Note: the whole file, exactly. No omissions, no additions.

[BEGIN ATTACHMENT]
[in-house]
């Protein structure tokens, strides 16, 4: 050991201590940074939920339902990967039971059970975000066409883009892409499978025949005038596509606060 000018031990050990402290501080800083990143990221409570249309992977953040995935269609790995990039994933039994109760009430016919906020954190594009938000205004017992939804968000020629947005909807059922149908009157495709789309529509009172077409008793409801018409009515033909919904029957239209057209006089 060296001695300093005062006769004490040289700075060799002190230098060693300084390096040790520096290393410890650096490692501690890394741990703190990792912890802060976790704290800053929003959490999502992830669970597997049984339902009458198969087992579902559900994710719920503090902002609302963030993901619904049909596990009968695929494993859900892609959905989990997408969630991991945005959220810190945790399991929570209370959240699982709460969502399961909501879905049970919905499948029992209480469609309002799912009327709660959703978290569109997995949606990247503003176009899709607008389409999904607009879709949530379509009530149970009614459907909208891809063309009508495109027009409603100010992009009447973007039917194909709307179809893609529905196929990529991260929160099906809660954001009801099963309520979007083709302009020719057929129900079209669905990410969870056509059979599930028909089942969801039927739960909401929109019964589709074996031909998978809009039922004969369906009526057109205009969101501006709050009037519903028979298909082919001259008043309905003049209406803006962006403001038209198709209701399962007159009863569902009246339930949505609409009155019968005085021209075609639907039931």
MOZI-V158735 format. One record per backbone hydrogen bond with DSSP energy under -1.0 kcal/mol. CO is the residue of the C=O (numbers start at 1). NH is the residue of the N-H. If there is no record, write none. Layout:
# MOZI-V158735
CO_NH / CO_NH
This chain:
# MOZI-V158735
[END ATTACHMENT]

[in-house]
């Protein structure tokens, strides 16, 4: 050991201590940074939920339902990967039971059970975000066409883009892409499978025949005038596509606060 000018031990050990402290501080800083990143990221409570249309992977953040995935269609790995990039994933039994109760009430016919906020954190594009938000205004017992939804968000020629947005909807059922149908009157495709789309529509009172077409008793409801018409009515033909919904029957239209057209006089 060296001695300093005062006769004490040289700075060799002190230098060693300084390096040790520096290393410890650096490692501690890394741990703190990792912890802060976790704290800053929003959490999502992830669970597997049984339902009458198969087992579902559900994710719920503090902002609302963030993901619904049909596990009968695929494993859900892609959905989990997408969630991991945005959220810190945790399991929570209370959240699982709460969502399961909501879905049970919905499948029992209480469609309002799912009327709660959703978290569109997995949606990247503003176009899709607008389409999904607009879709949530379509009530149970009614459907909208891809063309009508495109027009409603100010992009009447973007039917194909709307179809893609529905196929990529991260929160099906809660954001009801099963309520979007083709302009020719057929129900079209669905990410969870056509059979599930028909089942969801039927739960909401929109019964589709074996031909998978809009039922004969369906009526057109205009969101501006709050009037519903028979298909082919001259008043309905003049209406803006962006403001038209198709209701399962007159009863569902009246339930949505609409009155019968005085021209075609639907039931």
MOZI-V158735 format. One record per backbone hydrogen bond with DSSP energy under -1.0 kcal/mol. CO is the residue of the C=O (numbers start at 1). NH is the residue of the N-H. If there is no record, write none. Layout:
# MOZI-V158735
CO_NH / CO_NH
This chain:
# MOZI-V158735